The head of House Republicans' campaign arm sharply criticized Iowa GOP Rep. Steve King's white nationalist rhetoric on Tuesday, just a week before King faces an unexpectedly competitive election.
Rep. Steve Stivers of Ohio, the chairman of the National Republican Congressional Committee, tweeted: "Congressman Steve King's recent comments, actions, and retweets are completely inappropriate. We must stand up against white supremacy and hate in all forms, and I strongly condemn this behavior."
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A National Republican Congressional Committee aide said it was the growing volume of King's remarks, rather than a specific incident, that led to the unusual rebuke.
Responding to Stivers' tweet with one of his own Tuesday afternoon, King didn't directly address the chairman or the controversies over his own statements and actions. Instead, King said: "Americans, all created equal by God, with all our races, ethnicities, and national origins-legal immigrants & natural born citizens, together make up this Shining City on the Hill. These attacks are orchestrated by nasty, desperate, and dishonest fake news. Their ultimate goal is to flip the House and impeach Donald Trump. Establishment Never Trumpers are complicit."
Stivers' tweet came after agricultural giant Land O' Lakes said it would no longer support King, suggesting in a statement that he is not "a positive force for good."
King is under fire over a long series of comments he's made criticizing diversity and immigration. King has recently retweeted a Nazi sympathizer, backed far-right politicians in foreign elections -- including Faith Goldy, the white nationalist fringe candidate for Toronto mayor -- and said in an interview with an Austrian publication: "What does this diversity bring that we don't already have?"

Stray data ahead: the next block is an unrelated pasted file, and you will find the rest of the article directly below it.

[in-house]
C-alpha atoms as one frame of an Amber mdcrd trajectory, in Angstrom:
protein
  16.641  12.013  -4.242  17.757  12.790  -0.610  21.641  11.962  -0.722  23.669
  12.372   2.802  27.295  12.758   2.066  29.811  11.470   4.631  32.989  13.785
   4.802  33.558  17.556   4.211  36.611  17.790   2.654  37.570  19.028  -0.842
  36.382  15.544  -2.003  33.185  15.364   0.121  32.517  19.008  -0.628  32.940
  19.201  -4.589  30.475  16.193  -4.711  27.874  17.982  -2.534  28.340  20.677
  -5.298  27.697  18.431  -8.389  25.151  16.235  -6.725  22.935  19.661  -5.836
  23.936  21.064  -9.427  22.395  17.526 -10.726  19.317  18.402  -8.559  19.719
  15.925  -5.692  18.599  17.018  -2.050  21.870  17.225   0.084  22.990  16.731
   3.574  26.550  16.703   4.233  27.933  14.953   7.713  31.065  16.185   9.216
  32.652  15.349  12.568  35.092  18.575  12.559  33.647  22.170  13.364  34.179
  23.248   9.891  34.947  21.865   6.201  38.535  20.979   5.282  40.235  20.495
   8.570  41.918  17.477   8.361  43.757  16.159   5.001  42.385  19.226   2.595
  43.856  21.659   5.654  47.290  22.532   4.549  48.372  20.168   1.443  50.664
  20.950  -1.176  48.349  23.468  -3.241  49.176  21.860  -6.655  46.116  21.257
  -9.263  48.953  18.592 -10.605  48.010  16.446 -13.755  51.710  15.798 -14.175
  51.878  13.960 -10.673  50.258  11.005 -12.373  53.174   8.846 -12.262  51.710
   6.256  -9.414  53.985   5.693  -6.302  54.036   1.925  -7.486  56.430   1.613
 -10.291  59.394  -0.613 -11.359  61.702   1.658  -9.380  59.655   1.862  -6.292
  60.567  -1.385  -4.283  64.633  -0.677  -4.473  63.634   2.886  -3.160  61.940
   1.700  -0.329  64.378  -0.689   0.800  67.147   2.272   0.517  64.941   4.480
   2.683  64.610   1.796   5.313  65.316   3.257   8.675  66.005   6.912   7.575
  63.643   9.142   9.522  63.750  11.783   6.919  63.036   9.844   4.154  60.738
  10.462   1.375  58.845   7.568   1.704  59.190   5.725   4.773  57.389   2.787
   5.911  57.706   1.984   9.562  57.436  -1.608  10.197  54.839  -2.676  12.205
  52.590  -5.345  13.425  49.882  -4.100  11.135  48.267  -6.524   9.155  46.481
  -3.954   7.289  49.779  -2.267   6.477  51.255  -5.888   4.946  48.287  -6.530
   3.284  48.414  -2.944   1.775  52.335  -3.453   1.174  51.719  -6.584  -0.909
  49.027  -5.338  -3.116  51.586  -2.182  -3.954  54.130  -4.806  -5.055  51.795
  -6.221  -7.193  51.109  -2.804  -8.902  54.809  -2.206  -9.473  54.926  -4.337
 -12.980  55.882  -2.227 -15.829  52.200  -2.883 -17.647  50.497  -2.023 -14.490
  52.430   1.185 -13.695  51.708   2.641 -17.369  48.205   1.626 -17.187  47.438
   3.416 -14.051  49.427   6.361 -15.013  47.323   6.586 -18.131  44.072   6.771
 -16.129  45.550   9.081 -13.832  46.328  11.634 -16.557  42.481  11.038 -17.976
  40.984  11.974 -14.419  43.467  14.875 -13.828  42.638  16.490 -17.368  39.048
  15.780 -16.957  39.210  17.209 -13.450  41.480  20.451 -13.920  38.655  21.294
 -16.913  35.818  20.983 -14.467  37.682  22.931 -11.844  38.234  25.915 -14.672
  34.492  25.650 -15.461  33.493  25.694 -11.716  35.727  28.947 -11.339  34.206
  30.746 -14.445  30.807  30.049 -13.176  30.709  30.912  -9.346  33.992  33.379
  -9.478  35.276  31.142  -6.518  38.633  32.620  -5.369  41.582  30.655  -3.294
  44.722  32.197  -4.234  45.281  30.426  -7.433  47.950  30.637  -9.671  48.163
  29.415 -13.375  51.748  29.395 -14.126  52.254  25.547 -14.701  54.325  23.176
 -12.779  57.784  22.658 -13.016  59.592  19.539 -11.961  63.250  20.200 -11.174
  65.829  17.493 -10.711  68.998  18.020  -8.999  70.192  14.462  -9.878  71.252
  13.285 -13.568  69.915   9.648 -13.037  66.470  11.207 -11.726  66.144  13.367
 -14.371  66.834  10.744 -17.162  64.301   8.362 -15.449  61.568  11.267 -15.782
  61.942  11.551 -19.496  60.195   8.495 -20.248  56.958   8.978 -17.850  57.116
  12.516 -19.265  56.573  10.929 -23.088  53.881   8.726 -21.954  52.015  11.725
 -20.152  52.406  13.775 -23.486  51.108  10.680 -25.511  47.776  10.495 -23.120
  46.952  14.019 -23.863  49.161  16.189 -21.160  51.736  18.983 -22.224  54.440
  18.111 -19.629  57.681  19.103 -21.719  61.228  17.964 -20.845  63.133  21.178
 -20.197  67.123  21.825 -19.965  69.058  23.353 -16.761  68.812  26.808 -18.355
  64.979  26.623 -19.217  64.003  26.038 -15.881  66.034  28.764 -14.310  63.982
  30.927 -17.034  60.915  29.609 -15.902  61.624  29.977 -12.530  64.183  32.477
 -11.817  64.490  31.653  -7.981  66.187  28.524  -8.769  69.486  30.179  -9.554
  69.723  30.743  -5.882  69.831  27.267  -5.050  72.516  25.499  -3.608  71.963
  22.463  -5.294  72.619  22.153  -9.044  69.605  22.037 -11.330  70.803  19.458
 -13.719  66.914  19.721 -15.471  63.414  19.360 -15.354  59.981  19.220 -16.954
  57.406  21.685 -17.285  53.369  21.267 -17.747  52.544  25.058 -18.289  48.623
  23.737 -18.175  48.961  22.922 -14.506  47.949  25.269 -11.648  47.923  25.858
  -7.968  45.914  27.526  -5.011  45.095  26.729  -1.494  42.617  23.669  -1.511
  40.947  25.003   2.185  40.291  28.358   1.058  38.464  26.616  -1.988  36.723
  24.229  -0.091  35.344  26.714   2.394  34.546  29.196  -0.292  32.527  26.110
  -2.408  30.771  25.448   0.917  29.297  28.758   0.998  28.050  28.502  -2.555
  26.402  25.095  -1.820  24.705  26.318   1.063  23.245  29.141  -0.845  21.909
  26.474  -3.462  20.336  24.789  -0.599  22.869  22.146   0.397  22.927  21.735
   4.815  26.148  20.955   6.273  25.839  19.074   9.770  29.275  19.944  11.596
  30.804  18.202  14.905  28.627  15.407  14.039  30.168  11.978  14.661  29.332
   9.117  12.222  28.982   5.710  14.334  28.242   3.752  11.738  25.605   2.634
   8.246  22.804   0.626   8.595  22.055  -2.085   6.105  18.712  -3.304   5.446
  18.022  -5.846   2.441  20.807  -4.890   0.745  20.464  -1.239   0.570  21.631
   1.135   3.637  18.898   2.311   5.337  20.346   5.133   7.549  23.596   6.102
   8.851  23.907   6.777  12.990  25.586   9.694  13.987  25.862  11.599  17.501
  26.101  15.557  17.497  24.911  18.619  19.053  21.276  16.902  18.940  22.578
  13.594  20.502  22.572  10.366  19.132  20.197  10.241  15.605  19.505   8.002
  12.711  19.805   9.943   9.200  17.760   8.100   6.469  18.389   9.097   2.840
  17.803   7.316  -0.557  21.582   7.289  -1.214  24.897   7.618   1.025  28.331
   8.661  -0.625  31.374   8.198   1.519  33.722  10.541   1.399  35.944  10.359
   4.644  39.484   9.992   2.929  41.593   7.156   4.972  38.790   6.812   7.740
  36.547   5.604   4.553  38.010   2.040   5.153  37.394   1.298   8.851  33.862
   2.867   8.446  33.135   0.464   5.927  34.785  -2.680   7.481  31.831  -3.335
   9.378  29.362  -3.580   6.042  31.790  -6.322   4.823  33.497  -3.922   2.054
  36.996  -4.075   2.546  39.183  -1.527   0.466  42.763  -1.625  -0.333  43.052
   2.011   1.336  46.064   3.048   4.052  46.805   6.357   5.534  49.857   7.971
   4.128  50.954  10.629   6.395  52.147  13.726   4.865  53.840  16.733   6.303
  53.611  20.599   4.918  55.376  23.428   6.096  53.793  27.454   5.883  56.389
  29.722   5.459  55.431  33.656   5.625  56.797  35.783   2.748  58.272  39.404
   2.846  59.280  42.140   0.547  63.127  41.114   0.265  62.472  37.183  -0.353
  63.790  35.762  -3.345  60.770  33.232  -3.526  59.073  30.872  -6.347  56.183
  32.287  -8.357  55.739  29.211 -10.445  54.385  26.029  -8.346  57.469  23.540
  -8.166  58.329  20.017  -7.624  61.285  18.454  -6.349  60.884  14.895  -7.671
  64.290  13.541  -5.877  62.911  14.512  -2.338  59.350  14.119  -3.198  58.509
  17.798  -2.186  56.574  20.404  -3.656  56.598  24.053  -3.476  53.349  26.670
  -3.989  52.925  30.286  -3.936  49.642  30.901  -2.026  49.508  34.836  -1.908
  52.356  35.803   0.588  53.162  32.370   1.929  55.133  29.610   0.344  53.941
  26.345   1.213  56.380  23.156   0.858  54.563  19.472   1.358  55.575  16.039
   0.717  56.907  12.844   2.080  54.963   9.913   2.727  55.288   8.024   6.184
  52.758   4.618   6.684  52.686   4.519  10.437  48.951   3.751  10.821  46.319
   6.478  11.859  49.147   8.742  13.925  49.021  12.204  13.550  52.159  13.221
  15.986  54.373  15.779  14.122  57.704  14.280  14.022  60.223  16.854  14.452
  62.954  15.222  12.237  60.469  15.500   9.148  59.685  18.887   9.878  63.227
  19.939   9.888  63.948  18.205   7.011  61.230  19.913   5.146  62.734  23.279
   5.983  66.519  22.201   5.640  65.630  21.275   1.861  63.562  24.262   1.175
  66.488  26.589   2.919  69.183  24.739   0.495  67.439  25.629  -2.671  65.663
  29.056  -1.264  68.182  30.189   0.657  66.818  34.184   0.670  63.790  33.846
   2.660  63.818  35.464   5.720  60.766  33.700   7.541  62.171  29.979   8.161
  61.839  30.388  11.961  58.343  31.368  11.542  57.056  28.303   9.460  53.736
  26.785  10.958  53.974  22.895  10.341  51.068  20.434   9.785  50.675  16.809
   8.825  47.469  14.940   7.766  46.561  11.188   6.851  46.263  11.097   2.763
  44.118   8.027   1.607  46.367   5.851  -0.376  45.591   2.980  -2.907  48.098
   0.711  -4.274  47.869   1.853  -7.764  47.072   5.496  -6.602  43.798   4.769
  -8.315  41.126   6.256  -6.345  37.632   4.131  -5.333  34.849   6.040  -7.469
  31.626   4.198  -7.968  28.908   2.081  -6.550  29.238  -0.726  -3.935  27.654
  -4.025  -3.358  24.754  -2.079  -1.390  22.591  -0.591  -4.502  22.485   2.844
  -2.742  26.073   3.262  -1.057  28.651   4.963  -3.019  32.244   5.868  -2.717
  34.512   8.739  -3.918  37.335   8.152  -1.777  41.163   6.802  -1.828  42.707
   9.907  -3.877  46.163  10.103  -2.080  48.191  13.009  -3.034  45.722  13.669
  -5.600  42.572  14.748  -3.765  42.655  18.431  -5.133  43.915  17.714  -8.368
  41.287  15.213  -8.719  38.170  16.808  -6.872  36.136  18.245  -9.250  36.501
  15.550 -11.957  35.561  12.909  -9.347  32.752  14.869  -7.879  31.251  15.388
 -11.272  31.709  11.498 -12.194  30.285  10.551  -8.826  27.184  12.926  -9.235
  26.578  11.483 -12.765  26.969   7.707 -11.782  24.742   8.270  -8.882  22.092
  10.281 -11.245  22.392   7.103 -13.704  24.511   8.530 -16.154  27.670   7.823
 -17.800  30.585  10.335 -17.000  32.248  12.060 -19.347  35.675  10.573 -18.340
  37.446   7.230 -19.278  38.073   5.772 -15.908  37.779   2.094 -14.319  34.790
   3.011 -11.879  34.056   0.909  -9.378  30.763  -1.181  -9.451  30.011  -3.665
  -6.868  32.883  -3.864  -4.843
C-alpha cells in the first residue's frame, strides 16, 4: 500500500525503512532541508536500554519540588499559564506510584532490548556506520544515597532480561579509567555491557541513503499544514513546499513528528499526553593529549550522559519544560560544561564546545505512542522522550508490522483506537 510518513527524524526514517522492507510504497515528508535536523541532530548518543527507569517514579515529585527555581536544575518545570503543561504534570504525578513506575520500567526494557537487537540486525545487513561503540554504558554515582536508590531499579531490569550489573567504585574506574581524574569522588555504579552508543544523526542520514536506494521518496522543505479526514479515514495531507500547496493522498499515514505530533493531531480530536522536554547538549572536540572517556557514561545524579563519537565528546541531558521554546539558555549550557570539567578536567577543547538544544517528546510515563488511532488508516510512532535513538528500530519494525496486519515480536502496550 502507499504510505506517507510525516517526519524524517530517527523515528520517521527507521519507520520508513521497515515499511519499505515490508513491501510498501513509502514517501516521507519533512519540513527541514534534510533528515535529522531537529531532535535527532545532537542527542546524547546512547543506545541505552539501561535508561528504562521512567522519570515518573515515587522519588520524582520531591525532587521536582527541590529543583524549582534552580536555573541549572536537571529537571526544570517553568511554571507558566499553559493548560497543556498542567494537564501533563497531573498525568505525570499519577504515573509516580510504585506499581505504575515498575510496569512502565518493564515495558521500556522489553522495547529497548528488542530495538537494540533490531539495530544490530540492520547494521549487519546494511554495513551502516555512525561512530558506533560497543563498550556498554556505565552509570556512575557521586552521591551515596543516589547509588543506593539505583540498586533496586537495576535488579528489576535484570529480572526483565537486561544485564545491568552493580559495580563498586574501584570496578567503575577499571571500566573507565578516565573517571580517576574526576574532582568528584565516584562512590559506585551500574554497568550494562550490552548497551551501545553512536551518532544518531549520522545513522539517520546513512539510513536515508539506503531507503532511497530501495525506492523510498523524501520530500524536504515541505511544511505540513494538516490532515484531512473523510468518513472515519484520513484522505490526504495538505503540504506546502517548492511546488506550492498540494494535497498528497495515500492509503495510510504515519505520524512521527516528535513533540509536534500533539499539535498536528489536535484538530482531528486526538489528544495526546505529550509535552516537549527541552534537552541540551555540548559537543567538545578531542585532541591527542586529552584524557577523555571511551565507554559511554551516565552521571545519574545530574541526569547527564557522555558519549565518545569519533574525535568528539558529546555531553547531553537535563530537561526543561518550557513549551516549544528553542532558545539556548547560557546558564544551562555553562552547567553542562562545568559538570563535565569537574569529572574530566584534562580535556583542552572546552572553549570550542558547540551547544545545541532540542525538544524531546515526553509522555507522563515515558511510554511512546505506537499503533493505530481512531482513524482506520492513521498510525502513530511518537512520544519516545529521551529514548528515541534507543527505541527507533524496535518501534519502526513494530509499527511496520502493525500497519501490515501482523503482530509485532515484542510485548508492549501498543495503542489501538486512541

Last year, King tweeted, "We can't restore our civilization with somebody else's babies."
He has also assailed George Soros, the Jewish philanthropist and liberal donor, backing conspiracy theories that Soros is directly paying liberal protesters, including people who walked in the Women's March.
King faces Democratic challenger J.D. Scholten in Iowa's 4th District, a rural north-central portion of the state that includes Ames and Fort Dodge. The district voted for President Donald Trump by 27 percentage points in 2016 -- but Democrats, who hope to gain at least two congressional seats in Iowa next week, see the potential for backlash against King.
Scholten is touting a left-leaning polling firm's recent survey showing a close race, and elections handicappers have suggested the seat could be in play.
Scholten responded to Stivers' tweet by saying, "Respect."
"Last week I issued a challenge for at least one Republican elected official to condemn @SteveKingIA's recent behavior. I applaud @RepSteveStivers, Chair of the NRCC. Respect. #CountryOverParty," Scholten tweeted.
Another potential factor: Iowa eliminated straight-ticket voting in time for this year's election -- which means King won't get votes from people who simply circle the Republican line; voters will have to affirmatively choose him.
The Sioux City Journal, which had long endorsed King, recently backed Scholten, in part citing King's white nationalist ties and rhetoric.
The newspaper wrote: "King earlier this month put himself -- and, by extension, the rest of the district -- in an unflattering spotlight with a tweet in support of a candidate for mayor of Toronto described in published reports as a 'white nationalist' or 'white supremacist.' That wasn't the first time King was tied, by his words or actions, to such intolerant ugliness."